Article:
Equity & Diversity

Here’s How Six Charter School Networks Are Trying to Increase Student Diversity

By Arianna Prothero — February 09, 2016 2 min read
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Public schools are becoming more segregated even though there’s a significant body of research showing that students do better academically in racially and socioeconomically diverse schools.

That’s according to a new report from The Century Foundation, a left-leaning think tank, that identifies 91 school districts and charter schools that have policies explicitly designed to foster diversity within their schools.

Among them are six charter networks and two standalone charters that look at students’ socioeconomic statuses in their lottery processes. Although the report largely focuses on district-based policies, I thought it would be interesting to pull out the charters and list their enrollment policies.

This is not an exhaustive list, but rather the charters that Century Foundation researchers were able to find that met a specific set of qualifications (you can dig into the methodology here).

Blackstone Valley Prep Mayoral Academy, Cumberland, R.I. (charter network)

  • Reserves 50 percent of seats in its admissions lottery for low-income students and balances enrollment from urban and suburban districts.

Brooklyn Prospect Charter School, Brooklyn, N.Y. (charter network)

  • Offers preference in the school’s admission lottery for students eligible for free and reduced-price meals;
  • Gives priority in the waitlist for late admission to transient students who are also English-language learners, who qualify for free or reduced-price meals or who have a parent who is a member of the U.S. armed forces deployed overseas.

Citizens of the World Charter Schools, Los Angeles (charter network)

  • Gives a weighted preference in the admissions lottery for students who qualify for free and reduced-price meals at some of their schools.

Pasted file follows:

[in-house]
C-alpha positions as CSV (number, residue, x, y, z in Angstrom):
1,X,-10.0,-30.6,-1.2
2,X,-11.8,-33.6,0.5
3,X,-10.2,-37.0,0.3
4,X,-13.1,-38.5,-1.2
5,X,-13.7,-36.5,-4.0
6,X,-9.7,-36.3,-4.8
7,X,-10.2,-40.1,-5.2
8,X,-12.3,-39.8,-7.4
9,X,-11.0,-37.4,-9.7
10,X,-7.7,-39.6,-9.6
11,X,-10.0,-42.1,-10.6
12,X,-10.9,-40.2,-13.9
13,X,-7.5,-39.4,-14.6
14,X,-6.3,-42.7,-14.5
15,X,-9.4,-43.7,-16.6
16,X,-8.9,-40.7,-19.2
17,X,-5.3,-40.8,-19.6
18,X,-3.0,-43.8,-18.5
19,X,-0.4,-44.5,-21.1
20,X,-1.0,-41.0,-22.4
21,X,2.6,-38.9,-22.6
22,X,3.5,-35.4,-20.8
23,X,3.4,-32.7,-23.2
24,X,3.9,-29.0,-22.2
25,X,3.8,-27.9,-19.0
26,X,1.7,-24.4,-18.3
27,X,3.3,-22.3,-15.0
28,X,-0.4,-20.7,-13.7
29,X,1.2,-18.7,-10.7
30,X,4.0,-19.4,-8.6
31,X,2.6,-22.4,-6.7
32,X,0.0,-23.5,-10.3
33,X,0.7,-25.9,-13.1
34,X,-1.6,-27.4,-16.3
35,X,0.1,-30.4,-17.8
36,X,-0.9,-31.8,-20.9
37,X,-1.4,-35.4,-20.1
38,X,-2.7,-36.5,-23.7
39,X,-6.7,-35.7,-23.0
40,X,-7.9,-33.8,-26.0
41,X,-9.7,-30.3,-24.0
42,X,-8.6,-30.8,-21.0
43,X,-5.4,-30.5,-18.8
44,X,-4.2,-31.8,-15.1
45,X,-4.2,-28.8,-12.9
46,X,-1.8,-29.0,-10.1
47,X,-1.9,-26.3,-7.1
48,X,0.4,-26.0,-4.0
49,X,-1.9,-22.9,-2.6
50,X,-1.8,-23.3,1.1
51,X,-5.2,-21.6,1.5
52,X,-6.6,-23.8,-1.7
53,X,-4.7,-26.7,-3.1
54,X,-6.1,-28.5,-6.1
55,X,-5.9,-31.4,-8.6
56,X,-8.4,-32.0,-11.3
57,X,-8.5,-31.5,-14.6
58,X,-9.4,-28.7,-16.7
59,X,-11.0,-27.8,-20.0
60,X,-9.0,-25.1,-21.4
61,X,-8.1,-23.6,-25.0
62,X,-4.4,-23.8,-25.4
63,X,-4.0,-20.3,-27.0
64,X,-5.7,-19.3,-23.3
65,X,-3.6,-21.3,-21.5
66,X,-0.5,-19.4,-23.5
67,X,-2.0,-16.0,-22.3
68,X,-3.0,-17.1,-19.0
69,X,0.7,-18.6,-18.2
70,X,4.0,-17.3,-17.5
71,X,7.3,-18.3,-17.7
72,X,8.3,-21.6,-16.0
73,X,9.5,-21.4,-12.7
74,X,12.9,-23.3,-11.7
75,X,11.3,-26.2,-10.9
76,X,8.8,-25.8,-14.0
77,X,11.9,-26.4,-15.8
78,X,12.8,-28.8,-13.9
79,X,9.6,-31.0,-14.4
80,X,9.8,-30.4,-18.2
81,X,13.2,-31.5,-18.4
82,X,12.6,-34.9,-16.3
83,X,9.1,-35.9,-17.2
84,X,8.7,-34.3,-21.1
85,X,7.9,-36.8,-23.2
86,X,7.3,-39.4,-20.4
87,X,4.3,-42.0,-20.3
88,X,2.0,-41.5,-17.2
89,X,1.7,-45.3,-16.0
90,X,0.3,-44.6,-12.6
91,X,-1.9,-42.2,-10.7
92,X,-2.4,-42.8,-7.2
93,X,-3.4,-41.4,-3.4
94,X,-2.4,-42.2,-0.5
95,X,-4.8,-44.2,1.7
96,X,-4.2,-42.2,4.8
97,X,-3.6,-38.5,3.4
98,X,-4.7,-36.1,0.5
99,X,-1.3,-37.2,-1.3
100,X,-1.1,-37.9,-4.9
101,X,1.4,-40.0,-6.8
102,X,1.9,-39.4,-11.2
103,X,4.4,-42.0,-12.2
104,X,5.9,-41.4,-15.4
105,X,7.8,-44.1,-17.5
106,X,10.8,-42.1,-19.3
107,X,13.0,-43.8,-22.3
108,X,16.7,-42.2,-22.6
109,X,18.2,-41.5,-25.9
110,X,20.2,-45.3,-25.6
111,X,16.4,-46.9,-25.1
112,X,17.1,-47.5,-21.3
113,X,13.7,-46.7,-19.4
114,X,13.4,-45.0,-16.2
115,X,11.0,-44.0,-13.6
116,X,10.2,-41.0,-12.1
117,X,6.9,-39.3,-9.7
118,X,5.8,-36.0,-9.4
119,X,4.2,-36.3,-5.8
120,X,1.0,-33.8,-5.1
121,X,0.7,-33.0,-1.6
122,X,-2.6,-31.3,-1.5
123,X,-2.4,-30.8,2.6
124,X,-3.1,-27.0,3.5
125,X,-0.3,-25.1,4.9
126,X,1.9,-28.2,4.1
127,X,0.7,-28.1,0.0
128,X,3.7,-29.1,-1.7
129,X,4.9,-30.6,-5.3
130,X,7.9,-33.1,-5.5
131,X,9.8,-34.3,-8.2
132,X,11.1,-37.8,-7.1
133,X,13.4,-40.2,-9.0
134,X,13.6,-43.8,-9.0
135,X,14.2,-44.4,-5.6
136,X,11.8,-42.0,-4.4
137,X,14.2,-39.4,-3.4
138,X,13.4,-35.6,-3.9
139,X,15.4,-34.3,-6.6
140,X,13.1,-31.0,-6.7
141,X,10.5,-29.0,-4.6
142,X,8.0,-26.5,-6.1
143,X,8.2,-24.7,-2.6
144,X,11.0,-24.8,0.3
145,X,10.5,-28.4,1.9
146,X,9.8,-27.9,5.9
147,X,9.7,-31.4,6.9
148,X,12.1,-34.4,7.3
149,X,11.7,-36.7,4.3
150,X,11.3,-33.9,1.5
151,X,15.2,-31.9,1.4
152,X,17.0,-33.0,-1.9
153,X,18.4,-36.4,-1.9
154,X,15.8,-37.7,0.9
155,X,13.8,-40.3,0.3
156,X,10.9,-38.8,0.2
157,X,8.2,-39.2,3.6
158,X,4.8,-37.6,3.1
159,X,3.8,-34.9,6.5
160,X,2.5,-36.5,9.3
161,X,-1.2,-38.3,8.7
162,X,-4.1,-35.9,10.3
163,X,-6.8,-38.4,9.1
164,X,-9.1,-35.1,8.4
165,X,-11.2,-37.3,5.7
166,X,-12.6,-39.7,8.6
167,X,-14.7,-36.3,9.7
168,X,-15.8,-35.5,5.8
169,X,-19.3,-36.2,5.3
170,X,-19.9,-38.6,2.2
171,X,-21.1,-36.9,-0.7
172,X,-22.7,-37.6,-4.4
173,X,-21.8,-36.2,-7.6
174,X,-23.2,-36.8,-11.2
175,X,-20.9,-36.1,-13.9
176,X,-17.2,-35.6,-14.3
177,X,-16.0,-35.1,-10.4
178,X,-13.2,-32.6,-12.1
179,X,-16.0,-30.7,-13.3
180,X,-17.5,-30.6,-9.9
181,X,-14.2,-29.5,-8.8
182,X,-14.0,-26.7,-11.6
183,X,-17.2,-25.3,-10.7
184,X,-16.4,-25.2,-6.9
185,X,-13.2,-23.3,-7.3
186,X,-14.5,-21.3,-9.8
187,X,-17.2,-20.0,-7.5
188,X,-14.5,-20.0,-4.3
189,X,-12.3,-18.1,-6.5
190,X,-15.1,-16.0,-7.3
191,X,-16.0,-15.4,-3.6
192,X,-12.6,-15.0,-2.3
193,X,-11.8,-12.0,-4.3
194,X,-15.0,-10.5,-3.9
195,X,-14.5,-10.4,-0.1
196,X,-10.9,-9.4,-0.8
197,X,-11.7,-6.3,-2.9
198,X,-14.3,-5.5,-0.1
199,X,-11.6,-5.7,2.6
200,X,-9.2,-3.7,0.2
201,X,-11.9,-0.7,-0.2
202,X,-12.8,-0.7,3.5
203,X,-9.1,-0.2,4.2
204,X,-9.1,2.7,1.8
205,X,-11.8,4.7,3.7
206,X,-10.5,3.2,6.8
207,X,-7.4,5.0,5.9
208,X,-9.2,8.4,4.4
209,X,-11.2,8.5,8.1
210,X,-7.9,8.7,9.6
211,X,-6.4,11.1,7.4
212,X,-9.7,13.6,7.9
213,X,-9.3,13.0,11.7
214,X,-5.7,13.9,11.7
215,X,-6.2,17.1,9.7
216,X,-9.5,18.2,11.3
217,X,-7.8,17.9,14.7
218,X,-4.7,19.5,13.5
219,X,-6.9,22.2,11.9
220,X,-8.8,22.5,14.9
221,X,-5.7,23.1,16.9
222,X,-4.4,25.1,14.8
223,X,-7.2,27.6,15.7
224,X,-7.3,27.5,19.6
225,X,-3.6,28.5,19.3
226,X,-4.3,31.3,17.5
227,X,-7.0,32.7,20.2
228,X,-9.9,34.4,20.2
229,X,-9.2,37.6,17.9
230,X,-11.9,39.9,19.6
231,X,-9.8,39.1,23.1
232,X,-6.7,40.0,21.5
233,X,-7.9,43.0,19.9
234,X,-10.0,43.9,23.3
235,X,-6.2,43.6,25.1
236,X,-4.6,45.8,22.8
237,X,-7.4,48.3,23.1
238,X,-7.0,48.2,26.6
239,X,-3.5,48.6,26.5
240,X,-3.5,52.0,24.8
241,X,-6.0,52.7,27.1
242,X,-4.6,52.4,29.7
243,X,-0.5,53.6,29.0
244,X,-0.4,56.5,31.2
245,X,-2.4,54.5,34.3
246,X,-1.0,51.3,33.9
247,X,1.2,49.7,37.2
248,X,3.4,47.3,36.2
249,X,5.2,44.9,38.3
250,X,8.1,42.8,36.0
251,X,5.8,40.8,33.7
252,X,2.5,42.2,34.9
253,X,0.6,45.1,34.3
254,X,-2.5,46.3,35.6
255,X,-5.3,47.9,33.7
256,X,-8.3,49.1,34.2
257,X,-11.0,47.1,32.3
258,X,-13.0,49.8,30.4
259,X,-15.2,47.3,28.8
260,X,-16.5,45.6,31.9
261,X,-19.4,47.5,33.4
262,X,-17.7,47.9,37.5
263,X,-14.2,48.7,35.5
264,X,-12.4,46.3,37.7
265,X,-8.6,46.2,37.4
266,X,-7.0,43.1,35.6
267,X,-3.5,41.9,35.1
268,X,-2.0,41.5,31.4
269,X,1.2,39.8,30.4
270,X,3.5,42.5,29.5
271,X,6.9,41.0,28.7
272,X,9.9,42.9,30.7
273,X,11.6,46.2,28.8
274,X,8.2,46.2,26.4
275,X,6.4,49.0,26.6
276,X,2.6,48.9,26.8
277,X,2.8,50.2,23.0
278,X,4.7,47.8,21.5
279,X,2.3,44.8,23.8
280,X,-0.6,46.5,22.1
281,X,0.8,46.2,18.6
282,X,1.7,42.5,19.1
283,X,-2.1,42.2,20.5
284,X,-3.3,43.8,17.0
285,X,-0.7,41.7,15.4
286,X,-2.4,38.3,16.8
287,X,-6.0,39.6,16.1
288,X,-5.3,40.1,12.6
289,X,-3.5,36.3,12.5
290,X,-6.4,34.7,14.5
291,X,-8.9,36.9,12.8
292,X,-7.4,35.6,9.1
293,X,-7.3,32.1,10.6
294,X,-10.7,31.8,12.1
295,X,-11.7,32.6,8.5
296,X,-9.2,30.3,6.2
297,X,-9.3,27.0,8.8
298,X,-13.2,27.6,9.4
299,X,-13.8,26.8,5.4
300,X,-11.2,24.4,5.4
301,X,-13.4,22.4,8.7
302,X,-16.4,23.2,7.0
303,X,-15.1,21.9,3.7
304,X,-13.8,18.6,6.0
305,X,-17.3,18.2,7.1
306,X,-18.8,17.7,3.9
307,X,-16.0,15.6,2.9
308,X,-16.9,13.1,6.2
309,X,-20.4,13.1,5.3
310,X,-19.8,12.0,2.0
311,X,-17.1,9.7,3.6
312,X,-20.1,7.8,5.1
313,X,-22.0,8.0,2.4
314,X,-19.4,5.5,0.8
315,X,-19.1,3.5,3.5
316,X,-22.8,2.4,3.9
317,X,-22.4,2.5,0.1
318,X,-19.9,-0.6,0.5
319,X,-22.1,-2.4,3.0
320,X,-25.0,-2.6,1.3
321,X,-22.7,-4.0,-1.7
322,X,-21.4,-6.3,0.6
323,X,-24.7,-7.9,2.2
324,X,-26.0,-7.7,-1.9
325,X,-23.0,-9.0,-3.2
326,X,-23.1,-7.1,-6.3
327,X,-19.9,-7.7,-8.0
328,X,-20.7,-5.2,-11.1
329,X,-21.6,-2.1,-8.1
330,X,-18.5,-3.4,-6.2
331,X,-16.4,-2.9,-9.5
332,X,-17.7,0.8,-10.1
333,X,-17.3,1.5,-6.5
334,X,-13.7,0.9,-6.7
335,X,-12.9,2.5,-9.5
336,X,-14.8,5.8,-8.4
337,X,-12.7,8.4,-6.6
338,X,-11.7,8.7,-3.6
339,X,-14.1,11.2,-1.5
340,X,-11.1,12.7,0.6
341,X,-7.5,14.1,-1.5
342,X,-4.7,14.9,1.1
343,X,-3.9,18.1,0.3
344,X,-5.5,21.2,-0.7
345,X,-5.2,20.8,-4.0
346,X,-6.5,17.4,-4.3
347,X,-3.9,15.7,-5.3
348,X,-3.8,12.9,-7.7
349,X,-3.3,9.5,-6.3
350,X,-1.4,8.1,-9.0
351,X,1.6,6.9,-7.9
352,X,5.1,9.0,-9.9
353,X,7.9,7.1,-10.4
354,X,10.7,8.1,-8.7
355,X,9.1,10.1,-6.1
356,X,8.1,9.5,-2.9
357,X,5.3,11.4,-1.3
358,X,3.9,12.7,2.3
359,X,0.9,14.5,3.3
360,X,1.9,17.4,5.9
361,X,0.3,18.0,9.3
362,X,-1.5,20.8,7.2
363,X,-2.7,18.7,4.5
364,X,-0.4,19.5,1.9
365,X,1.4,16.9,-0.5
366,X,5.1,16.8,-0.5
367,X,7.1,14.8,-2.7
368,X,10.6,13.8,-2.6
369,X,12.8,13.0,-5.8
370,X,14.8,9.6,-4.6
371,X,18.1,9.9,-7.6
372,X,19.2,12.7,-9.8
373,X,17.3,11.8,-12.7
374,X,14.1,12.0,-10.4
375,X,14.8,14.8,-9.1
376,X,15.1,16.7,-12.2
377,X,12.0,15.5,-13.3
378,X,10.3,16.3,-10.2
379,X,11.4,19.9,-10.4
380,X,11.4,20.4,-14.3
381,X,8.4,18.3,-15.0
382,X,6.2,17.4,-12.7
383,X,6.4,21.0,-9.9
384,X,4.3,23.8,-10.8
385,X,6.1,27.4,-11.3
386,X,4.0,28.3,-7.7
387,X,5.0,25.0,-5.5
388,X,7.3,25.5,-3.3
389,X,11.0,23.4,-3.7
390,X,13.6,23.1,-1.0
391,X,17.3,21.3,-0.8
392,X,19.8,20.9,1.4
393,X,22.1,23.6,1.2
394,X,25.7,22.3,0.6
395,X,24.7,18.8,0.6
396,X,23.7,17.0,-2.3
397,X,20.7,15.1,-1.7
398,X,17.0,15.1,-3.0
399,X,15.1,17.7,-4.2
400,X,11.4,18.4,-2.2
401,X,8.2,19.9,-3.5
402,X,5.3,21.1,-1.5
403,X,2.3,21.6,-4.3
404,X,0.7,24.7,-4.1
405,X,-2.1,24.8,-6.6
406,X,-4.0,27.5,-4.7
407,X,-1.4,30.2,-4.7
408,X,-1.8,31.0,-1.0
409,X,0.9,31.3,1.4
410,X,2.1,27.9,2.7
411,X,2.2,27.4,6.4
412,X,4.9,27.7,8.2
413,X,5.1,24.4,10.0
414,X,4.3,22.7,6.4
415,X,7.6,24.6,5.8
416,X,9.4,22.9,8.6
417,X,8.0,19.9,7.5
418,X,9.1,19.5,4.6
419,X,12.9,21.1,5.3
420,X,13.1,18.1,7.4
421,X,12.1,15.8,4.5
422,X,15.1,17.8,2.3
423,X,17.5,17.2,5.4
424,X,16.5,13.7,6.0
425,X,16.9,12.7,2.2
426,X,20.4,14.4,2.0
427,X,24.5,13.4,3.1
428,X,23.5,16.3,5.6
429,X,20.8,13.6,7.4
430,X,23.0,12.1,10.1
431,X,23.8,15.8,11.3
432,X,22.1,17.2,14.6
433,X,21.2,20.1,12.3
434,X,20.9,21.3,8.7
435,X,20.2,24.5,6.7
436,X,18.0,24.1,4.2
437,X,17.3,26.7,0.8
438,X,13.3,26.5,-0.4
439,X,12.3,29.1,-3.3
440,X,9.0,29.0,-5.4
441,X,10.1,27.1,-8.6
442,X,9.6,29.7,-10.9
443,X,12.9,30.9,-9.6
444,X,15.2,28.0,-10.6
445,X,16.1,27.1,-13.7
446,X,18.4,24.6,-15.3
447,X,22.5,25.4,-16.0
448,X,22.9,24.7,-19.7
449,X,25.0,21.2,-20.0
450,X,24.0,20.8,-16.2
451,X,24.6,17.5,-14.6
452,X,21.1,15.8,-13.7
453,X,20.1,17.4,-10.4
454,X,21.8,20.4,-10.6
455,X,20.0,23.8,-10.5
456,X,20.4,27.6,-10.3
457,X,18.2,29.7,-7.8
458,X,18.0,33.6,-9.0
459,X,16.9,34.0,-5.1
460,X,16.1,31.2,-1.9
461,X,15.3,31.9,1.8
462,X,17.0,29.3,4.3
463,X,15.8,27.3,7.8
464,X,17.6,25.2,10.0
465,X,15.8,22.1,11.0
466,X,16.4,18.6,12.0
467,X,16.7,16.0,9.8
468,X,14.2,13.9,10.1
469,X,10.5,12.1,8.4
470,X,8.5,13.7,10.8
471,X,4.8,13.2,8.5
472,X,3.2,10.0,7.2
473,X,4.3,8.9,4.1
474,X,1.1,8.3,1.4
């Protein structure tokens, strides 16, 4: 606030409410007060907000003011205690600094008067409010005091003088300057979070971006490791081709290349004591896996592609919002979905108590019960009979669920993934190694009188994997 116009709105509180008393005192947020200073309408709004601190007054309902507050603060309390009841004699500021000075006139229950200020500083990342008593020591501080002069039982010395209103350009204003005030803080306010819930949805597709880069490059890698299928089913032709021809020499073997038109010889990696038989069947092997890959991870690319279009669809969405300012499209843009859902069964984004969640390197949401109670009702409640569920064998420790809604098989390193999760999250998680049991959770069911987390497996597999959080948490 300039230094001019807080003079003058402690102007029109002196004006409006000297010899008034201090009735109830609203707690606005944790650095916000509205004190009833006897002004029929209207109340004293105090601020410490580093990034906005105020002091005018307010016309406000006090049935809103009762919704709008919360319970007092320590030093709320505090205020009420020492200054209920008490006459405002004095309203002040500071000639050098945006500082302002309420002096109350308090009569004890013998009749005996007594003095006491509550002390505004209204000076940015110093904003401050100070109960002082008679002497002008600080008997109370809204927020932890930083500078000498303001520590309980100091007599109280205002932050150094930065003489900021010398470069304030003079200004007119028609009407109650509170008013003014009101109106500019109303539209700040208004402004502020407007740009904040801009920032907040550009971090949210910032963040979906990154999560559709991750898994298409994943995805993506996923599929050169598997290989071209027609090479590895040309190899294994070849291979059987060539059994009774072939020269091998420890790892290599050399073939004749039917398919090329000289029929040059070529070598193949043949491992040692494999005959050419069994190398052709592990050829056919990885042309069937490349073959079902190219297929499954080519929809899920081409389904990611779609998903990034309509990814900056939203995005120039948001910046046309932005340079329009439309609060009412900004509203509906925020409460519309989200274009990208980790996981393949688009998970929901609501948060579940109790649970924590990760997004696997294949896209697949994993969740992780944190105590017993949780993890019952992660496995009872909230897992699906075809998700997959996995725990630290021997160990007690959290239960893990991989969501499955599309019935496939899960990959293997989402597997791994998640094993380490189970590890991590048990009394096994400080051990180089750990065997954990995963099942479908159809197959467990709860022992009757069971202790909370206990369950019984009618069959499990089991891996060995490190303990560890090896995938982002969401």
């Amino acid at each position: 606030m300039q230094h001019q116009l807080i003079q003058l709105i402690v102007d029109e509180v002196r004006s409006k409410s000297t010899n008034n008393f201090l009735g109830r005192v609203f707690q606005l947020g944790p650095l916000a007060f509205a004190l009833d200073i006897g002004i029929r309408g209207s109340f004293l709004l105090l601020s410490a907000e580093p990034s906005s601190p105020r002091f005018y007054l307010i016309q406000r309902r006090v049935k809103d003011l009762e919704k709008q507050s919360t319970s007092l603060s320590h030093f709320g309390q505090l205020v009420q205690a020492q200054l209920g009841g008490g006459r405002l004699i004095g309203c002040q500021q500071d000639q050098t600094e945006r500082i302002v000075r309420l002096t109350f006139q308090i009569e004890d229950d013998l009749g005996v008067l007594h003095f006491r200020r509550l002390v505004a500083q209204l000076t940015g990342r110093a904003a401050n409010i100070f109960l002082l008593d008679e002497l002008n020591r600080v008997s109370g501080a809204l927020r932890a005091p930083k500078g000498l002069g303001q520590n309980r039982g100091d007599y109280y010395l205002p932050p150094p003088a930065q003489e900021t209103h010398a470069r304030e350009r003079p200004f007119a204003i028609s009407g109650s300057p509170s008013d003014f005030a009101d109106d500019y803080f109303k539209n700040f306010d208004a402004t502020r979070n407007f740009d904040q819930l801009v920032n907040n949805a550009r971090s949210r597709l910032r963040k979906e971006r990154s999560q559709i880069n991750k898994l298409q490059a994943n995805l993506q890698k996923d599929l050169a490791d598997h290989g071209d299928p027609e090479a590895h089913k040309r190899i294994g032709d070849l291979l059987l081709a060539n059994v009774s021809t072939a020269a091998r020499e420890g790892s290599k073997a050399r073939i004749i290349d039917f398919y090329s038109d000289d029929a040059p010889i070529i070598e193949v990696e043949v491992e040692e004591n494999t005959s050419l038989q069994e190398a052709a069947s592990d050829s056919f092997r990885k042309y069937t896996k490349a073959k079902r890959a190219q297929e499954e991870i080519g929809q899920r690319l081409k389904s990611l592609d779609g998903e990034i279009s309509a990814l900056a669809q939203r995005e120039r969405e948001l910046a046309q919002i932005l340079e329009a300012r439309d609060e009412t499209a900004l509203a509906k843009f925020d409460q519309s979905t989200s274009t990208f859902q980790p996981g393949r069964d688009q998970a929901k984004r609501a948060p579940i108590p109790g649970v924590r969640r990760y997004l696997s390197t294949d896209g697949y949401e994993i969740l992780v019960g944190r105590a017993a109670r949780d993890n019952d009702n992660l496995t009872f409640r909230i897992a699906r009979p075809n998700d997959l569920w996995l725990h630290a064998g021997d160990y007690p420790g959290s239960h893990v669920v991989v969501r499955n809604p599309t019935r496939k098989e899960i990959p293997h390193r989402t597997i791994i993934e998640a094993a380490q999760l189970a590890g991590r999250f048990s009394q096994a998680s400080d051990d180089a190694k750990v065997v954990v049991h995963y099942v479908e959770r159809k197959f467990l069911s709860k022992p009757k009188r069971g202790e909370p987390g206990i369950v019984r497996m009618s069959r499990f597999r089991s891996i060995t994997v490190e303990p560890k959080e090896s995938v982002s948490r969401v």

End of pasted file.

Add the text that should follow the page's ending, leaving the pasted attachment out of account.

Community Roots Charter School, Brooklyn, N.Y. (standalone charter)

  • Reserves 40 percent of its seats for students who live in public housing.

Compass Charter School, Brooklyn, N.Y. (standalone charter)

  • Gives added weight in the school’s admissions lottery to students eligible for free and reduced-price meals.

DSST Public Schools, Denver (charter network)

  • Reserves 40 to 70 percent of its seats in its lottery system for students of low-socioeconomic status.

High Tech High, San Diego (charter network)

  • Gives statistical advantage in their lottery to students who receive free and reduced-priced meals;
  • Weights the lottery by ZIP code to draw from a balanced cross section of San Diego neighborhoods.

Larchmont Charter School, Los Angeles (charter network)

  • Uses an annually updated algorithm in its lottery system to ensure its population of low-income students matches neighborhood census data.

U.S. schools are more racially segregated than they were in the 1970s, the authors of The Century Foundation report write, in part because of the rise of neighborhoods in concentrated poverty and changing education policies—such as the end of busing initiatives to promote integration.

More than one-third of black and Latino students attend a school that is 90 percent non-white, while the reverse is true for white students. Schools that are mostly black and Latino are also mostly low-income.

The full report, “A New Wave of School Integration: Districts and Charters Pursuing Socioeconomic Diversity” is available here.

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A version of this news article first appeared in the Charters & Choice blog.